Kiwi businesses attract multi-million dollar equity investment from across the Tasman.

New Zealand's strong economy has Australian-based private capital investors treating us like another state of Australia, an Auckland corporate finance expert says.

Simon Peacocke, a corporate finance partner with BDO the business advisory and accountancy firm, says Australian interests last year pumped more than $730m into mid- market New Zealand businesses, a figure nearly half the total 2017 private equity (PE) investment in this country of $1.6b.

"This is no bad thing," he says. "New Zealand is a very attractive place to invest because of our strong economy and Australian funds help fulfill a need faced by many local companies for liquidity or replacement capital.

"The idea that these people are just a ruthless bunch of Australians coming here and taking over is not right and is really a myth."


Peacocke says although New Zealand has a good level of PE finance available from local firms (this accounted for 17 deals in 2017 at an average value of $18m), it is probably not enough for the number of companies here needing additional liquidity or capital.

"In Sydney," he says, "PE investors see New Zealand like another state of Australia. In fact some areas of Australia, like the west and south, receive less PE investment from within Australia than we do here; they are attracted by the strong economy and highly capable management teams."

On top of the Australian investment, Kiwi businesses were bolstered by $573m from PE investors in the United States and Asia and $310m from those within New Zealand, according to a BDO analysis into 2017 investment activity.

It shows the average investment from Australia was $66m (across 11 deals) while overall 39 deals were completed in New Zealand last year at an average of $41m each.

Peacocke says mid-market PE investors mainly target established businesses (generally those worth $30m - $80m) across multiple industry sectors including food and beverage, manufacturing, technology and tourism.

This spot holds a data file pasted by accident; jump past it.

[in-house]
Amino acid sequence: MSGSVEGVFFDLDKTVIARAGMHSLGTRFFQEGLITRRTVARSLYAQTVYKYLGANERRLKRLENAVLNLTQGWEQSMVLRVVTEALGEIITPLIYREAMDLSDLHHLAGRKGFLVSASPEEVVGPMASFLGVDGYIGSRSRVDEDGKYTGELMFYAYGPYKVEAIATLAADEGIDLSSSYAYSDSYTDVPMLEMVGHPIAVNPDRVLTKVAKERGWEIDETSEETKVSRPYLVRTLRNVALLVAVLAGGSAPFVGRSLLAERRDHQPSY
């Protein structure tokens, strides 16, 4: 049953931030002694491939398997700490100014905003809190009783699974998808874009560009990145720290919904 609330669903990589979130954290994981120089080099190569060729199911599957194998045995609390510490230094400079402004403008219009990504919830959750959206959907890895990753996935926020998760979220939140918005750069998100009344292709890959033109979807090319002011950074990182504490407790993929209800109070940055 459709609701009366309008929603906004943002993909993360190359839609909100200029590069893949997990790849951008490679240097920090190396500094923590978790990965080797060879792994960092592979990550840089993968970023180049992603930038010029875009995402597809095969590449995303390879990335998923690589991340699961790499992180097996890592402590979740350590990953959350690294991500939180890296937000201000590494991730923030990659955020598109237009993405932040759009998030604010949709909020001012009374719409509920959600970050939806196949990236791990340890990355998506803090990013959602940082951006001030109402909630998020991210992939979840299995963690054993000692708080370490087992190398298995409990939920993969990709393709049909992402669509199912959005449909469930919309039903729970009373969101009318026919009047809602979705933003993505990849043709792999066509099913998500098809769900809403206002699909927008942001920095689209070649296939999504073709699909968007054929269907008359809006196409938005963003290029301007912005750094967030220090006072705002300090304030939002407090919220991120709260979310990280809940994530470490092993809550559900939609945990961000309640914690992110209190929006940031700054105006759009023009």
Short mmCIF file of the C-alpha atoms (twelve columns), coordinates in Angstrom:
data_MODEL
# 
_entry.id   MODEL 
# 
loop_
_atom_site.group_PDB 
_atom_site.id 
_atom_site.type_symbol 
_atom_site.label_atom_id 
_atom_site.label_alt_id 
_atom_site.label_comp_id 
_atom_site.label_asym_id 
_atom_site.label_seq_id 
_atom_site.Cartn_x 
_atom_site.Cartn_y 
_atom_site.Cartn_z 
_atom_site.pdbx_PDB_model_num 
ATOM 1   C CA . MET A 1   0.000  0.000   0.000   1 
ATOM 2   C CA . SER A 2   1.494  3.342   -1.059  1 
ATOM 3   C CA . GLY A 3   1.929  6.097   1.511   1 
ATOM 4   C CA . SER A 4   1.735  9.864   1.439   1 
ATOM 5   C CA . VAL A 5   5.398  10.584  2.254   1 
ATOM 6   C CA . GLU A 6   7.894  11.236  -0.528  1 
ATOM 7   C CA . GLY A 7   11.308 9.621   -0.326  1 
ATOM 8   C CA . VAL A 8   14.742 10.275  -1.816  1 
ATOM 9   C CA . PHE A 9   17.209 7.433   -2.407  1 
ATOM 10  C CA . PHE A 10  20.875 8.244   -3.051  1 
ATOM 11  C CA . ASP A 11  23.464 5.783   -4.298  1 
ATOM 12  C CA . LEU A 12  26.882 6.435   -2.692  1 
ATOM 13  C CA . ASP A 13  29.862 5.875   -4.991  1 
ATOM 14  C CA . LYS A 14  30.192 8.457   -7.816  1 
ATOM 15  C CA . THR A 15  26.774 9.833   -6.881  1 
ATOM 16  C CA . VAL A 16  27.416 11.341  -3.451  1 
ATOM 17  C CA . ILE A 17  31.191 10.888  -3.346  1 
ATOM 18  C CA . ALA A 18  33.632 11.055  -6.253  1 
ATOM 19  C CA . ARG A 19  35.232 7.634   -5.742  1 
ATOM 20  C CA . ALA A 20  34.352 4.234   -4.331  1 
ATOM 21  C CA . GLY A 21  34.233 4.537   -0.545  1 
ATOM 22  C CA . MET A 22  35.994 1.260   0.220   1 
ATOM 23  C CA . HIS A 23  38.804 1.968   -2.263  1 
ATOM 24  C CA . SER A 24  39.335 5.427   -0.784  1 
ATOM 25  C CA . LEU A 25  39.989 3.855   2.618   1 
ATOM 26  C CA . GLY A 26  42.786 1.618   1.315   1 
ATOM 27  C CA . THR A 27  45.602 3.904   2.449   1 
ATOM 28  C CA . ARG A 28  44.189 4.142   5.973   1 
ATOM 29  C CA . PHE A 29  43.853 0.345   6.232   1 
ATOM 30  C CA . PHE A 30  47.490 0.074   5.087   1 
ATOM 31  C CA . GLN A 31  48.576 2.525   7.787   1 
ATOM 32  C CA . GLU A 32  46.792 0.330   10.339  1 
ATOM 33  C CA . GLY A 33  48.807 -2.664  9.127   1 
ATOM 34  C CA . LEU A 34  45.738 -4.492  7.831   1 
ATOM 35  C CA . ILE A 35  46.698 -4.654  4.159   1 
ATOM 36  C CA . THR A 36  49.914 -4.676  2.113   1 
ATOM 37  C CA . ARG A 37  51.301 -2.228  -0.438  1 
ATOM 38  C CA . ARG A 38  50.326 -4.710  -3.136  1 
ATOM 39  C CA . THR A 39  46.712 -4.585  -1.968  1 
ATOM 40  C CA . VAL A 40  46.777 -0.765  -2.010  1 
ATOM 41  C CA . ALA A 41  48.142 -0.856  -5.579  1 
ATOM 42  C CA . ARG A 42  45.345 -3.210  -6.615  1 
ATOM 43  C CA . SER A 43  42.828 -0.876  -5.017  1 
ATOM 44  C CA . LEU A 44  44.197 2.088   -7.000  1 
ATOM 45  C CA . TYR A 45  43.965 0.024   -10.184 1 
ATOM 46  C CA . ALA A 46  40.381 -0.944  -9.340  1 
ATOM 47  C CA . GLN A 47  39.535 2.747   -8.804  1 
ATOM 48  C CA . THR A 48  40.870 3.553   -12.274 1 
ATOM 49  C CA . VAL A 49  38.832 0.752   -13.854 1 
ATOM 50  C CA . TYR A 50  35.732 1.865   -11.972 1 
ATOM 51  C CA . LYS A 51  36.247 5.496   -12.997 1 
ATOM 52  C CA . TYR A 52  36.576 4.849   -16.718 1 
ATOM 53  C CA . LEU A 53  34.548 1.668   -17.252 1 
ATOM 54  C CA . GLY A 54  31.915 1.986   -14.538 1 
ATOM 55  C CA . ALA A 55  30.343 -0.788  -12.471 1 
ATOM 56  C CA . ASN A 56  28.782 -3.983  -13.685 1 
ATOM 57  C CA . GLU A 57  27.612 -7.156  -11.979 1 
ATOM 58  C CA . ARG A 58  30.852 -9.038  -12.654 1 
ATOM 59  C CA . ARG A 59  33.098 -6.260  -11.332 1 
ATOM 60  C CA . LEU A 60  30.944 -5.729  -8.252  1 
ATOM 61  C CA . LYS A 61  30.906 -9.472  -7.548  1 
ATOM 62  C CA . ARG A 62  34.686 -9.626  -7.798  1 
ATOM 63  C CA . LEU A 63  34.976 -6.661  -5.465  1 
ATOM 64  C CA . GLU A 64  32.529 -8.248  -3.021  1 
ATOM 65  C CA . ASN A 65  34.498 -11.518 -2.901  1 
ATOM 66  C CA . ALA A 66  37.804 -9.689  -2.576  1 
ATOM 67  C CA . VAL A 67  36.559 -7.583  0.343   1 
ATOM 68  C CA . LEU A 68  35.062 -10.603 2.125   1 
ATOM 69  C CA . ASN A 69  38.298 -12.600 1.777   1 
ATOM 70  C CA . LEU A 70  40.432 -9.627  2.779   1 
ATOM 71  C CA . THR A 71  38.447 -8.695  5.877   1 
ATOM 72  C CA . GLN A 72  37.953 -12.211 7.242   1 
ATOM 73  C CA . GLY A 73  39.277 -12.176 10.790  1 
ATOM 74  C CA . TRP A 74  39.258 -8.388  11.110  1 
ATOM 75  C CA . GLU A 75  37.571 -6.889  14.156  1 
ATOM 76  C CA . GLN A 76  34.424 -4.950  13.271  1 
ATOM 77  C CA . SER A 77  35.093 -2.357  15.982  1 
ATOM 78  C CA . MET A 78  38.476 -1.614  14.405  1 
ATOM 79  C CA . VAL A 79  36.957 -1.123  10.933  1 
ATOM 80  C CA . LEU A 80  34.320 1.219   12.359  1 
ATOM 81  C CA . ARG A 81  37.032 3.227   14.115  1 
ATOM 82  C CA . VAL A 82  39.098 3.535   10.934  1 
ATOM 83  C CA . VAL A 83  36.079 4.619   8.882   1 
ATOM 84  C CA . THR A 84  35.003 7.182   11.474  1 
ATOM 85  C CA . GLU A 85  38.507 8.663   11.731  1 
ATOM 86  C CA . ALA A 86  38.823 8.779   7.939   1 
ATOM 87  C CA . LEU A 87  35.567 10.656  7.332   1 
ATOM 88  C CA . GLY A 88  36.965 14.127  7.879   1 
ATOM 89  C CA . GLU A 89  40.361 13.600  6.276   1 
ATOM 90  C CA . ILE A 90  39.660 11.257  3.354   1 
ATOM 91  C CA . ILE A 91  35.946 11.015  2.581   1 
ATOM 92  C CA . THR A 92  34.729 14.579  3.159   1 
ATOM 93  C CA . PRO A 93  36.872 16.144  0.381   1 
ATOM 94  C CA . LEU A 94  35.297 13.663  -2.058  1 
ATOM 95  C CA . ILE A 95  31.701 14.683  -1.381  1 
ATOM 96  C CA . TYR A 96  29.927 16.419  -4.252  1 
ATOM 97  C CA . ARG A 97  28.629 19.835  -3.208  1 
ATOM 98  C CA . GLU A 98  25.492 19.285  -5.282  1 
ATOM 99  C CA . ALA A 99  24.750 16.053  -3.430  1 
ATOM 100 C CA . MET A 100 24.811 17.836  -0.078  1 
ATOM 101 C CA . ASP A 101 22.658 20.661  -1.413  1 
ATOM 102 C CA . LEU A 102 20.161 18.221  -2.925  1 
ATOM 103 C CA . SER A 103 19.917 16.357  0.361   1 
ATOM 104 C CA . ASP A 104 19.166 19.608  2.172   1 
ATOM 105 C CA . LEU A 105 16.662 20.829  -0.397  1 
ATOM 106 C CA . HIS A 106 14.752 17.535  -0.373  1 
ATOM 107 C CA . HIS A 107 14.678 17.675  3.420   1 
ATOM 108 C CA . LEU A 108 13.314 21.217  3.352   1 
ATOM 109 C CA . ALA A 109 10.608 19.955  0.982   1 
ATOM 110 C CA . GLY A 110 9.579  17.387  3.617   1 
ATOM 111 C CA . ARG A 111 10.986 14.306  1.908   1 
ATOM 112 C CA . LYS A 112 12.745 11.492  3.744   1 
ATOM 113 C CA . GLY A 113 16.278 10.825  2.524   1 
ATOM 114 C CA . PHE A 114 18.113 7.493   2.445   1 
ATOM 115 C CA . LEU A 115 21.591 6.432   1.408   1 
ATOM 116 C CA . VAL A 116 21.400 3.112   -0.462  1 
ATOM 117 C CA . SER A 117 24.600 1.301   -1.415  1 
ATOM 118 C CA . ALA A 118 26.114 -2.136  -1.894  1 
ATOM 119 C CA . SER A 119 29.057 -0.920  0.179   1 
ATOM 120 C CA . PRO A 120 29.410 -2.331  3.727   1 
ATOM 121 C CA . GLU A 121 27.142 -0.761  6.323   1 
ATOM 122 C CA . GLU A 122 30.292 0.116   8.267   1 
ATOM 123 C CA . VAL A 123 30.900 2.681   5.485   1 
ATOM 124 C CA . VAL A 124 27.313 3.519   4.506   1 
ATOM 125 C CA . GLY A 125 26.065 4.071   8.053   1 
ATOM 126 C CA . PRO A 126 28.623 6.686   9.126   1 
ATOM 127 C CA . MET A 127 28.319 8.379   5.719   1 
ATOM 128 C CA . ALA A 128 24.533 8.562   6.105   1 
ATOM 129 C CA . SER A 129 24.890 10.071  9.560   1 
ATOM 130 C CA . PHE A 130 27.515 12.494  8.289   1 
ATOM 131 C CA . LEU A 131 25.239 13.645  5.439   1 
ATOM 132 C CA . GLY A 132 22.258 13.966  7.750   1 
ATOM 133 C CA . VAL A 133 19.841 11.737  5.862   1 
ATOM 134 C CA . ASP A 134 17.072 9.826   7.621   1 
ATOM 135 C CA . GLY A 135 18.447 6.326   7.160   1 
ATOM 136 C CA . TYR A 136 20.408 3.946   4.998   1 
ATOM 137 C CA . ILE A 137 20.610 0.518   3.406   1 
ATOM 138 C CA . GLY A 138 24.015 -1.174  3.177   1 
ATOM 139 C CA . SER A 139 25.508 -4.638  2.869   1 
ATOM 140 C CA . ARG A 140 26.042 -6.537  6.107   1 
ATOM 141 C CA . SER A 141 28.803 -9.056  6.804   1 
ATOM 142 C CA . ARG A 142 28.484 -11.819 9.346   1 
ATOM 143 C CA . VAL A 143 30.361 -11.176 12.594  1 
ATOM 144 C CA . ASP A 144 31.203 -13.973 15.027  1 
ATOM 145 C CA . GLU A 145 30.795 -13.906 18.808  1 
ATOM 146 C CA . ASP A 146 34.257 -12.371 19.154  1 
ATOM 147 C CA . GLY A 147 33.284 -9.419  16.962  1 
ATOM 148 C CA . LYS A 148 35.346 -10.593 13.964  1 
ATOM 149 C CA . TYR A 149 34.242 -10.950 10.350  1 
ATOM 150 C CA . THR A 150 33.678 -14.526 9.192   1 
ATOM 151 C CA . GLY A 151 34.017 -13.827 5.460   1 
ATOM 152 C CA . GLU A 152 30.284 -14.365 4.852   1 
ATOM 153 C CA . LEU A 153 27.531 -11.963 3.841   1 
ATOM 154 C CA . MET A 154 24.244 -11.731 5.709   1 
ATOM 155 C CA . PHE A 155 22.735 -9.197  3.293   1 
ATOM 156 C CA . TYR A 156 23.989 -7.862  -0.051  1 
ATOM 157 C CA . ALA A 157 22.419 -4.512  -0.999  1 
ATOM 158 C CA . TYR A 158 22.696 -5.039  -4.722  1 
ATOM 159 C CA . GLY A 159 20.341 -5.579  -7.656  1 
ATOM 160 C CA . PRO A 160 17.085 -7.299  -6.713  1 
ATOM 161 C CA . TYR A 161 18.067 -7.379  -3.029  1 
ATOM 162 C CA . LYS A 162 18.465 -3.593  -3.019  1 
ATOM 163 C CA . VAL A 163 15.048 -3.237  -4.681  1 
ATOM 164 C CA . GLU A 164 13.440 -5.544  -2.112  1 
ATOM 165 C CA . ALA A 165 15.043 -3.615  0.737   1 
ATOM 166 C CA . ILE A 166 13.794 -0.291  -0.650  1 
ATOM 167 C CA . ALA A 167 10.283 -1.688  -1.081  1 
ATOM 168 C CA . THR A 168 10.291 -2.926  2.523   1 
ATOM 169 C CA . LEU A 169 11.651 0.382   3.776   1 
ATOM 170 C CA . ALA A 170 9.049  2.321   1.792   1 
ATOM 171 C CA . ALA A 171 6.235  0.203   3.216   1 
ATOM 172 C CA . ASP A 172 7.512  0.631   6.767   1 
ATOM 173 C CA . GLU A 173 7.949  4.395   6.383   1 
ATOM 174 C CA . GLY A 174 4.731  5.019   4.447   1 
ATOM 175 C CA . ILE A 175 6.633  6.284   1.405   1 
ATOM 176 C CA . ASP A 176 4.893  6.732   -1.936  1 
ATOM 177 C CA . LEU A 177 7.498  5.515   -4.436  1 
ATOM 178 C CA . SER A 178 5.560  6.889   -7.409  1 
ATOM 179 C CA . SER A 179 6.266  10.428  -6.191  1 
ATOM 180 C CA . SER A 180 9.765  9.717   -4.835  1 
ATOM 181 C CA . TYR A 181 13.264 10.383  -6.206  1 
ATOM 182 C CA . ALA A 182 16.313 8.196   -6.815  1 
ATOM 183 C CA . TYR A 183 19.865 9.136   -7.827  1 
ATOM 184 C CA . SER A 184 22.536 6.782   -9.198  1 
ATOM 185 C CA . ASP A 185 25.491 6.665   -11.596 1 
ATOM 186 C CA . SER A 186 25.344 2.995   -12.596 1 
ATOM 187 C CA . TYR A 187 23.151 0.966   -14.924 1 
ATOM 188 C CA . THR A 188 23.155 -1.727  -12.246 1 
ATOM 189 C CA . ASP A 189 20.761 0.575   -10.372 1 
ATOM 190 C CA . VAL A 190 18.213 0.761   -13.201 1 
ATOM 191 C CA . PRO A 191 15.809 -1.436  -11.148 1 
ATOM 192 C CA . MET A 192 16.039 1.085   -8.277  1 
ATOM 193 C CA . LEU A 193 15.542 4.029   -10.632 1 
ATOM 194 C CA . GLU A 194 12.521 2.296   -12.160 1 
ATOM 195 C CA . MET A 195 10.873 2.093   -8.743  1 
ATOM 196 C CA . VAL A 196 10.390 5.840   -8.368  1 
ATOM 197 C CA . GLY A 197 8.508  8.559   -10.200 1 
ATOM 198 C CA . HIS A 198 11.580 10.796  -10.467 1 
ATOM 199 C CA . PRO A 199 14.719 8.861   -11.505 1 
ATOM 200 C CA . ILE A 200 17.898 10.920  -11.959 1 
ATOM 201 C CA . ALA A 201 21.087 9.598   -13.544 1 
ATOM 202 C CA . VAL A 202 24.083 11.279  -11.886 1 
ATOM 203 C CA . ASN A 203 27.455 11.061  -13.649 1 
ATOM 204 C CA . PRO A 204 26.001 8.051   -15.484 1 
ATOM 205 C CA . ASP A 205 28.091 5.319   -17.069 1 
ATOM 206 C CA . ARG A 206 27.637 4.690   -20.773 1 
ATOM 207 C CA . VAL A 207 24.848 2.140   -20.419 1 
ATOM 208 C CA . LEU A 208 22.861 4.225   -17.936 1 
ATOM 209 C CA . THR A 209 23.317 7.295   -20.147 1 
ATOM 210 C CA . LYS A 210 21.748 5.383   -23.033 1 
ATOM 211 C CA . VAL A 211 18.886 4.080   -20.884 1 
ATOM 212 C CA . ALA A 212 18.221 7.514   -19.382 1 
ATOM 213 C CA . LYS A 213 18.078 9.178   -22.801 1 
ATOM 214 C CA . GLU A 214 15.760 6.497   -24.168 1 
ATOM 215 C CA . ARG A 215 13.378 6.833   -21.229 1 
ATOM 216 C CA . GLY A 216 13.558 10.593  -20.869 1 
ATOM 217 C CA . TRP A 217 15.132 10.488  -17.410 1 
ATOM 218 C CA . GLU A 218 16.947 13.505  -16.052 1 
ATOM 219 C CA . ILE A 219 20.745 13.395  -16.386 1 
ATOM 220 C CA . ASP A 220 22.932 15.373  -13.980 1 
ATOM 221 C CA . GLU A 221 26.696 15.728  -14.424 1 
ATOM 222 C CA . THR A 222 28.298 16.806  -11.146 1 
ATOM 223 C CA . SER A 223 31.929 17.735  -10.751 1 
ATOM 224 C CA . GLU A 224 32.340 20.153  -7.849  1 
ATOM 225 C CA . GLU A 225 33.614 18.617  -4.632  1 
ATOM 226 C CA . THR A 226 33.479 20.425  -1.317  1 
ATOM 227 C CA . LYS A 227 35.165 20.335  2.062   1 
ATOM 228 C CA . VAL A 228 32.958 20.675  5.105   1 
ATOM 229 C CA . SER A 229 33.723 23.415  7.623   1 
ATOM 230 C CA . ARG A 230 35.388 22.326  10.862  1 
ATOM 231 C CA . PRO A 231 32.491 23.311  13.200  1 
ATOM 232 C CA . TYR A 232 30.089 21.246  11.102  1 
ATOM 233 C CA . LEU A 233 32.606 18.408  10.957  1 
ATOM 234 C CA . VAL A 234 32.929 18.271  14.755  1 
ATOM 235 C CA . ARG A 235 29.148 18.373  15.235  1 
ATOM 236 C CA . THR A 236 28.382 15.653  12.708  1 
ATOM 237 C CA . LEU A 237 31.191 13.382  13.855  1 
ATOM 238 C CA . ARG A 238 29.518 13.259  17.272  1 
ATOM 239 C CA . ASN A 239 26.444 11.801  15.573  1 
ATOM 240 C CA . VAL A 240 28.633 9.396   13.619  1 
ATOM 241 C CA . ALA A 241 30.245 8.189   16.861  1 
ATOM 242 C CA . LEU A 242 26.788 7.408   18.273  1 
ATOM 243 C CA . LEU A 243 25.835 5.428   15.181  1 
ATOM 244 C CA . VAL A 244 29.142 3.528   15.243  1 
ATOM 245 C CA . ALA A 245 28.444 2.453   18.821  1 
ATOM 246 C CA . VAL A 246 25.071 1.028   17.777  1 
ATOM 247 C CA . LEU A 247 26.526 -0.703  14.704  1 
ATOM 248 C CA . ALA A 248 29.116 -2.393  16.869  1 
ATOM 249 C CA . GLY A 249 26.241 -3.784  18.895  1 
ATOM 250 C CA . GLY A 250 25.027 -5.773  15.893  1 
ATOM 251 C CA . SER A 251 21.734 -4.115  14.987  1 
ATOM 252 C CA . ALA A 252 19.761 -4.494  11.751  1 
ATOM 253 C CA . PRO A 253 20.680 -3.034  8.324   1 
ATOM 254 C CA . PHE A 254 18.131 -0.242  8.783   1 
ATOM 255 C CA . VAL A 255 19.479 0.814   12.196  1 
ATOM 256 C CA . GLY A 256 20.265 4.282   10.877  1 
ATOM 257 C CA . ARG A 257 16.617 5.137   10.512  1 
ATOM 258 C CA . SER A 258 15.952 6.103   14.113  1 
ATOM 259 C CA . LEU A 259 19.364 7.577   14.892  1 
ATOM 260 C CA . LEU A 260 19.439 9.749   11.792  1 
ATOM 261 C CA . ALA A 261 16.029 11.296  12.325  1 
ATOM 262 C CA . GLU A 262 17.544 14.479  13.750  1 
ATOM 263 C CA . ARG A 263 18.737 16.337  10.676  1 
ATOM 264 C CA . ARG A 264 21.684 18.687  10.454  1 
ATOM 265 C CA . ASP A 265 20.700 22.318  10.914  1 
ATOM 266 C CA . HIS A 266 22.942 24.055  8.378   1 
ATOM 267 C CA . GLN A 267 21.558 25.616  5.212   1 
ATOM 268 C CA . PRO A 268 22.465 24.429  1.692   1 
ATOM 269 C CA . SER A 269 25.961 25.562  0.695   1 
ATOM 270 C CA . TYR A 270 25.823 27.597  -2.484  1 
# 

Tourism in particular has attracted interest, with Australian private capital investors behind the planned $200m development of the Even Hotel in Auckland and a $60m Holiday Inn Express in Queenstown.

PE differs from venture capital investment (VC) - which focuses primarily on start-up or new businesses - and in most cases mid-market PE investors are looking to buy in at between 50 and 80 per cent.

"Owners of mid-market businesses who sell to PE investors are attracted to being able to retain an ownership stake as well as a partial exit, something not typically available from a trade sale," says Peacocke.

Although he says it is important not to "sugar-coat" PE investments as always having good outcomes or endless growth, Peacocke says equally it is not correct to brand the practice as bad for the country.

"In many cases existing management and shareholders remain in place and ultimately benefit from the deal; in other cases the companies invested in are already owned by foreigners, so in this sense they are not buying out New Zealand companies or families.

"They will invest, accelerate the rate of growth and look to transform the business," he says. "So yes, this is a good thing, they will generally help strengthen performance through a commitment to a fast growth strategy and is a good proposition for many companies.

"Most privately-owned businesses don't look at buying out competitors, but often this is on the agenda for a PE investor, and can add a lot of strategic value.

Peacocke says there are many flow-on benefits for the wider New Zealand economy: "All of these companies invest to accelerate their growth, they all have suppliers and employees here, so if the business grows, their suppliers and employees benefit."

His analysis comes as New Zealand's capital markets continue to struggle to maintain healthy levels of IPOs (initial public offerings) through the New Zealand stock exchange (NZX). These are usually offered by smaller, younger companies but last year was one of the worst ever, with just one IPO (for Oceania Healthcare) and eight delistings.

By contrast PE investment is growing and Peacocke expects this trend to continue in 2018. Last year's $1.6b was up from 2016 when the rate of PE investment stood at $1.1b according to figures produced by the New Zealand Private Equity and Venture Capital monitor.

PE funds worldwide have been described by some commentators as "full to the gunwhales with dry powder" (cash reserves) and New Zealand's booming economy is considered a prime target.

In Australia alone a combined $7.69b of PE and venture capital cash reserves is available to be used in high-growth business according to the Australian Private Equity and Venture Capital Association.

Chief executive Yasser El-Ansary says a total of $3.26b of PE funds were invested into Australian businesses in 2017, three-quarters of which came from domestic Australian sources.

He says Australian investors are also likely to up their participation in domestic PE, especially in growth and mid-market parts of the economy: "This helps to expand the ever increasing footprint of PE sponsored businesses in regional and metropolitan locations across the nation."

Peacocke says the amount of funds available from New Zealand mid-market PE firms may be smaller than in Australia, but there is still more than $600m available to invest.

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